Throughout that same history, a myriad of examples can be given of civilizations brought to their knees, mass murders, absolute defiance, civil disobedience, and corruption promulgated by leaders and driven by their spoken and written words.
A ray of sunshine is that just as many arguments can be made in favor of those successful and positive leaders who moved mountains, changed lives, and built cities with their words. One of my favorite examples of that is Martin Luther King, Jr.’s speech “I Have a Dream”. It brings me to tears each time I hear him utter those poignant words.
What You Say And HOW You Say It
“Turning dog shit into diamonds” – that is one of my favorite lines by Christopher Walken’s mobster character in the 1997 movie “Suicide Kings”.
It’s a suave, sexy, striking comment. Watch the movie and you’ll perk up when it’s spoken. You’ll rewind the movie just to make sure that you heard what you thought you heard. Essentially, what Walken in his character was expressing, was that the most persuasive individual can take the most dire scenario and turn it into the most enjoyable of occasions.
They could easily achieve this – as could anyone – simply by calculating how creative is their description, how enticing are those words, and knowing exactly whom is the audience they are addressing.
Our ears and eyes are sensitive instruments. They are attracted and soothed by nice, comforting, and pleasant sounds and sights. For purposes of this discussion, we’ll assume that those are spoken and written words.
Alternatively, they are also repulsed, incited, and infuriated by bad and profane content.
That’s human nature.
“One is apt to attract more bees with honey than with vinegar”.
In other words, posing and accepting open communication in any situation will gain more attention and result than will spouting anger, accusations, and name-calling.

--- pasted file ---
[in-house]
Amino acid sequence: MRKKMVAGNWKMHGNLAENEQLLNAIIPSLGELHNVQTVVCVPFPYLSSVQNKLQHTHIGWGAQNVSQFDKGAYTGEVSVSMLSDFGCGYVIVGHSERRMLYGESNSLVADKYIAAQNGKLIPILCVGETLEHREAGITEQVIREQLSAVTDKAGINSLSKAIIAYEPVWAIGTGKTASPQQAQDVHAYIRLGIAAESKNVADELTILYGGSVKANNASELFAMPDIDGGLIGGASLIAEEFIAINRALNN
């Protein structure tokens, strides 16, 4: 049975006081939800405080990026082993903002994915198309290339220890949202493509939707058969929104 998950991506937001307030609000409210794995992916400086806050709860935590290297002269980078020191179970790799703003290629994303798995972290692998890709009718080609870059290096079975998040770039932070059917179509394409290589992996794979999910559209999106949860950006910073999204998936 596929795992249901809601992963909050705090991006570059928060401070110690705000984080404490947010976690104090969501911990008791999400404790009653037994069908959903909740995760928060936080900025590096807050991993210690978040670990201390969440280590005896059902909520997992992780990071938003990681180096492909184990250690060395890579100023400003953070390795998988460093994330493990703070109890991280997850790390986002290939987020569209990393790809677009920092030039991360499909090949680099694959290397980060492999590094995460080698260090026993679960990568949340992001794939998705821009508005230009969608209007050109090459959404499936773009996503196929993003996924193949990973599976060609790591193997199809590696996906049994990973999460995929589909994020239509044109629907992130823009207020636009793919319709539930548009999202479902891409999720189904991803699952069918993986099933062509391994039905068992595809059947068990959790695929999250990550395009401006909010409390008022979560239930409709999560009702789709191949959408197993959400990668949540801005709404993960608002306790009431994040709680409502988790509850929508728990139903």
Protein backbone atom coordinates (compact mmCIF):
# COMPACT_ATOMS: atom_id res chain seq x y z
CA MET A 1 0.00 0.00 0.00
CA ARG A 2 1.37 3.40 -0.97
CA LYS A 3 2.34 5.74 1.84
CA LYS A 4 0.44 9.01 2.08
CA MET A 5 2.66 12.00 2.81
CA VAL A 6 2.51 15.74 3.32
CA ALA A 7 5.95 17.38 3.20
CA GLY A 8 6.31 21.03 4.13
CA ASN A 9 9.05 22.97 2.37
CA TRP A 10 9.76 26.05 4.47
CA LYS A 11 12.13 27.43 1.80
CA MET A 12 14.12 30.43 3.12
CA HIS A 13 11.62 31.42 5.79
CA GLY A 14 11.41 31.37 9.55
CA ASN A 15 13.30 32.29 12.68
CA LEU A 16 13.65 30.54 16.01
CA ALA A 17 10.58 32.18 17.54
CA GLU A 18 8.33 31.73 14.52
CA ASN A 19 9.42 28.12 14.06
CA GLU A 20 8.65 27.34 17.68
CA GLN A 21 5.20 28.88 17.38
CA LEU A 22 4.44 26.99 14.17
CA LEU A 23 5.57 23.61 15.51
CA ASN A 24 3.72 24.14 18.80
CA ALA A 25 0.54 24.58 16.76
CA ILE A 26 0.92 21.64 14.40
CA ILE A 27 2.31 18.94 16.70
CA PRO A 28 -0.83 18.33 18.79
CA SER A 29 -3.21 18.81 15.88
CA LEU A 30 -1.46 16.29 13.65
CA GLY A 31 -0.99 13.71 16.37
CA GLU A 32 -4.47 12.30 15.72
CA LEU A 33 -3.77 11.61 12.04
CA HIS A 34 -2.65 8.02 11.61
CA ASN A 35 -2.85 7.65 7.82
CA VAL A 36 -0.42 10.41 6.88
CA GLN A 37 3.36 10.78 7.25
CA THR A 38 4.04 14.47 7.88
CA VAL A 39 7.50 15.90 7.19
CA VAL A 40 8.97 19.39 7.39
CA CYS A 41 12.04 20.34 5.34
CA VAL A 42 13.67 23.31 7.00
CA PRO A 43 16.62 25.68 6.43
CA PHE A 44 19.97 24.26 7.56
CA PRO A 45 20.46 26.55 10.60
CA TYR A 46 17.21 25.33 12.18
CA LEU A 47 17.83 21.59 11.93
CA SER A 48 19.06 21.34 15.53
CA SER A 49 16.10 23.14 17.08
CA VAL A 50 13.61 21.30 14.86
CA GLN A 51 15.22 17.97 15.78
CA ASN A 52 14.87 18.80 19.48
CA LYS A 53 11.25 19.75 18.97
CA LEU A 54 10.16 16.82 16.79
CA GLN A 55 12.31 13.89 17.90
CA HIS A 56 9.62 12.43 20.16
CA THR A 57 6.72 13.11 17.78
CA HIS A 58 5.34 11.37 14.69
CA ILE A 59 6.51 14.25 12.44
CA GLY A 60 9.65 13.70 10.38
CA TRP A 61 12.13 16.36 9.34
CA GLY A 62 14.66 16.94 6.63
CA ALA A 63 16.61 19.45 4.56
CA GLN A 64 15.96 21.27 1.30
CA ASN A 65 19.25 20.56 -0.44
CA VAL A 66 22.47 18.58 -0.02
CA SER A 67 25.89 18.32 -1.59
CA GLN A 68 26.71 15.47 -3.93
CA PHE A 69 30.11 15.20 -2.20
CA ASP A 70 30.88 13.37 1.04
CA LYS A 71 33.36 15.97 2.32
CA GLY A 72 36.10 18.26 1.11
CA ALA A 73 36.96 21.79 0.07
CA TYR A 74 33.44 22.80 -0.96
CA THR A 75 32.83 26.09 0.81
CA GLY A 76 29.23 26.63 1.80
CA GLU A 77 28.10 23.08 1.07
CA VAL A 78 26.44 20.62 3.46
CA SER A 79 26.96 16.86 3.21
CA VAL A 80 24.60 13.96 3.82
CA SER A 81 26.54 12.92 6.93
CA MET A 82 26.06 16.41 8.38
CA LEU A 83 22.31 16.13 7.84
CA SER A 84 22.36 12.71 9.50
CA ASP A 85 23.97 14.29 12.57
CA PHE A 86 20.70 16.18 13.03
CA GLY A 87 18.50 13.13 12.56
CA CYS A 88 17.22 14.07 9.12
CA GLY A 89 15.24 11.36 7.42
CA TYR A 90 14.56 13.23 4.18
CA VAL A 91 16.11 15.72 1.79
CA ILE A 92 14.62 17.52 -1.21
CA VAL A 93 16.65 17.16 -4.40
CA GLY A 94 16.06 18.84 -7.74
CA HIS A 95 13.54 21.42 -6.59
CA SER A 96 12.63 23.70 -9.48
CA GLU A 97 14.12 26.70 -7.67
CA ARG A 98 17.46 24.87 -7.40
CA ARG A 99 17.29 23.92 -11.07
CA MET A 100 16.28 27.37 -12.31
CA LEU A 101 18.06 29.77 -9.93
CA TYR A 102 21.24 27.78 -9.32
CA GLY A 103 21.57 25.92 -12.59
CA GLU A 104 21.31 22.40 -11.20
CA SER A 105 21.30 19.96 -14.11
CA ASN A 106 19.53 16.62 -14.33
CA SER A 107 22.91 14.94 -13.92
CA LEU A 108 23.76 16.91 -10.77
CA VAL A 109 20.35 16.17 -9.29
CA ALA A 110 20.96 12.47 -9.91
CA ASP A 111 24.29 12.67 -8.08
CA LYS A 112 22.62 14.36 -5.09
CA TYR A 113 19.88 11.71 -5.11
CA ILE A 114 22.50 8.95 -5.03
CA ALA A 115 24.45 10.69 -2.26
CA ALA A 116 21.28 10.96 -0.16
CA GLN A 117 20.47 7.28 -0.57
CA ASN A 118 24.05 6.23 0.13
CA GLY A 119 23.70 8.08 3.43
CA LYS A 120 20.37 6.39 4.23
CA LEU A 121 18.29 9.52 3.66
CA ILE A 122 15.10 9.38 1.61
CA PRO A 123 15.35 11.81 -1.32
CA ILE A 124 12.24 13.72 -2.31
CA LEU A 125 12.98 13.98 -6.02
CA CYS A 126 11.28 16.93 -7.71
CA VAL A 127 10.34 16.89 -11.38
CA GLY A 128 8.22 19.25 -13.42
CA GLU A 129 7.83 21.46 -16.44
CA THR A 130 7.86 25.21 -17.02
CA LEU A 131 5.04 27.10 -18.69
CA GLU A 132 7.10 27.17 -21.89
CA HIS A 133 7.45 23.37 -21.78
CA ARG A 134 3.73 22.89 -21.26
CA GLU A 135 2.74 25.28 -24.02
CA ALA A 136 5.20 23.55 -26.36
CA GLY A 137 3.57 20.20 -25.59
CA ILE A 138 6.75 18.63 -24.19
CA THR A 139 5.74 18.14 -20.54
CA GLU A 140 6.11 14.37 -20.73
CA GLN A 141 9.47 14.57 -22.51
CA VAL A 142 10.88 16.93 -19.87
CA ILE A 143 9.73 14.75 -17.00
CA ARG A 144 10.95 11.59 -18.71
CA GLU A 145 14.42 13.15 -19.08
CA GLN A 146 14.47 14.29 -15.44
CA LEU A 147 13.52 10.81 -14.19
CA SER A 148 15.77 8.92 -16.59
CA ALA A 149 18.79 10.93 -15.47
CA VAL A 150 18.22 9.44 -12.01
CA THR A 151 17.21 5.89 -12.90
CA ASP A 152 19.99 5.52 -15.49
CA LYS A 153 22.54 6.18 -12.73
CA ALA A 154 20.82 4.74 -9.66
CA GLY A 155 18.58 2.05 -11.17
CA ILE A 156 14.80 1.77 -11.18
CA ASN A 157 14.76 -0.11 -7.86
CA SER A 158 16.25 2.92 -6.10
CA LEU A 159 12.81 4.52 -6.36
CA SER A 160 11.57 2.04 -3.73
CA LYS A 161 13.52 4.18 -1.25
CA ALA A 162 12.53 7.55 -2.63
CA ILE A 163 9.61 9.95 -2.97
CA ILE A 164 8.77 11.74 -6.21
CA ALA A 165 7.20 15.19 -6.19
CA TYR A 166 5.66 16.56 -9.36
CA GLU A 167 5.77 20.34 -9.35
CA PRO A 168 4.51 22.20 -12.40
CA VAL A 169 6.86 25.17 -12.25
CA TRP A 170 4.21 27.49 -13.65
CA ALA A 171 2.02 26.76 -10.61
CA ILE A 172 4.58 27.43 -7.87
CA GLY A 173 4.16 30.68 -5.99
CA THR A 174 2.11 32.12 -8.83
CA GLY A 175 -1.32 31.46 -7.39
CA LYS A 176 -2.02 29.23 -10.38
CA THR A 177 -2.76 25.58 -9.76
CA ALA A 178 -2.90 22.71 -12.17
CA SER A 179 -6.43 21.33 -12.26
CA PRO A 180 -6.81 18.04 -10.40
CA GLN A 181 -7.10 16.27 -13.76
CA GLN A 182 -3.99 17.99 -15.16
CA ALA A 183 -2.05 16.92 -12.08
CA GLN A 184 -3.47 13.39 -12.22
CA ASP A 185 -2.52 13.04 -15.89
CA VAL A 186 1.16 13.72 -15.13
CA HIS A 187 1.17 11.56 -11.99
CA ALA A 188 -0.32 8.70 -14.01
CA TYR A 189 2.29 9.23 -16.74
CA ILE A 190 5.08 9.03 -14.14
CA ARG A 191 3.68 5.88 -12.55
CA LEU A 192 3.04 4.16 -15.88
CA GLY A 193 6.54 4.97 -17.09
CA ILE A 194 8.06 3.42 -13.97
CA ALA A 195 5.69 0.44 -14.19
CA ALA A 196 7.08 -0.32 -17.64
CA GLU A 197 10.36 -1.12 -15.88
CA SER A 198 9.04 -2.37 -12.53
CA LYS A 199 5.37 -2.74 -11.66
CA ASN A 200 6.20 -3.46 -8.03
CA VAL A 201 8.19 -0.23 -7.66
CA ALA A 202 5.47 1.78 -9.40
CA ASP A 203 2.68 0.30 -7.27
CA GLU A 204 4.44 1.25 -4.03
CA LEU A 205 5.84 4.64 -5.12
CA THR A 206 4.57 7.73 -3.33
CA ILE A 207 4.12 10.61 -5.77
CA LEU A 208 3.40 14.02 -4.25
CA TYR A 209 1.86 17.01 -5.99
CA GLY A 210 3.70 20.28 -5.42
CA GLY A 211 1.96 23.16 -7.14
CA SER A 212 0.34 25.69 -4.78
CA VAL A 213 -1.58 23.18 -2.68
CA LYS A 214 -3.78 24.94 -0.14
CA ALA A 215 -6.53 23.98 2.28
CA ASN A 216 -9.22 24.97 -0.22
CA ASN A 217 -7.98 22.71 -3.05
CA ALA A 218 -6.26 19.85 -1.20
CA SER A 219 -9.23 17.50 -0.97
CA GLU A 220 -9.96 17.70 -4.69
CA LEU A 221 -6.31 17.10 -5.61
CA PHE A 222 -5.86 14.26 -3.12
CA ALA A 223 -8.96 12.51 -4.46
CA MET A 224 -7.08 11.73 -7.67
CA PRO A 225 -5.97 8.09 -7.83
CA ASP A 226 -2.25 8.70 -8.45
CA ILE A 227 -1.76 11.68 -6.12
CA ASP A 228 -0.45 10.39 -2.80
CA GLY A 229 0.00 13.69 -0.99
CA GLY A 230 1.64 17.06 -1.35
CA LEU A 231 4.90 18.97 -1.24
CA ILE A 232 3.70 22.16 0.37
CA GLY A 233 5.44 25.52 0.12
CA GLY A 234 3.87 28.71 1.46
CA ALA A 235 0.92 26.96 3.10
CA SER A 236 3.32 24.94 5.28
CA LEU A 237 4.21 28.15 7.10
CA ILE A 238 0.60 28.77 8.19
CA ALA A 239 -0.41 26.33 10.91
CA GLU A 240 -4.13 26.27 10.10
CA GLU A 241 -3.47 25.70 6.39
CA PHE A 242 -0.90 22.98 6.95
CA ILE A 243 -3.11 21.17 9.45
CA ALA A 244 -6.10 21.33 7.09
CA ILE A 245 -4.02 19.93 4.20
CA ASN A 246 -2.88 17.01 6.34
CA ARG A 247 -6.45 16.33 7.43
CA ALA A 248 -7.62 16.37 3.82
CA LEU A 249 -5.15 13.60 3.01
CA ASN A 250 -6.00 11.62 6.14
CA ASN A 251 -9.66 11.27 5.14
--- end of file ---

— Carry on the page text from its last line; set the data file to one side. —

Think about a time when you had to deal with a customer service representative and you didn’t feel as though your situation was receiving the attention or result that you were hoping for.
We’ve all been in that spot. I am just as guilty for losing my temper with someone I did not perceive as being competent to handle the given situation.
As a result, it got nowhere, just like I knew it wouldn’t.
Bottom line is – all of us as humans are more amenable to being worked with as opposed to being worked against and words are the driving force in getting us to a productive result.
I’ve always viewed profane responses as the refuge of the weak-minded. I do, however, believe that an occasional “f-er” provided precisely at the right moment to express emphasis is a very powerful tool. There’s the dog shit.
The irony of this is, that in most cases, words already spoken are those that have brought on the conflict now requiring diffusing.
We aren’t required to modify who we are in order to all live in peace with one another. Perception belongs to us all, as does our ability to rationalize situations and apply our words appropriately.
We all have infinite ability to turn that dog shit into diamonds, should we choose to do so.
Draw the parallels: Dog shit smells and people will avoid stepping into it…it embeds into the bottom on their shoes and it is drug into the house and spread throughout every room.
Diamonds are breathtaking, of great value, in high demand, and adorn wherever they are worn.
With spoken and written words, we can stink or we can beautify.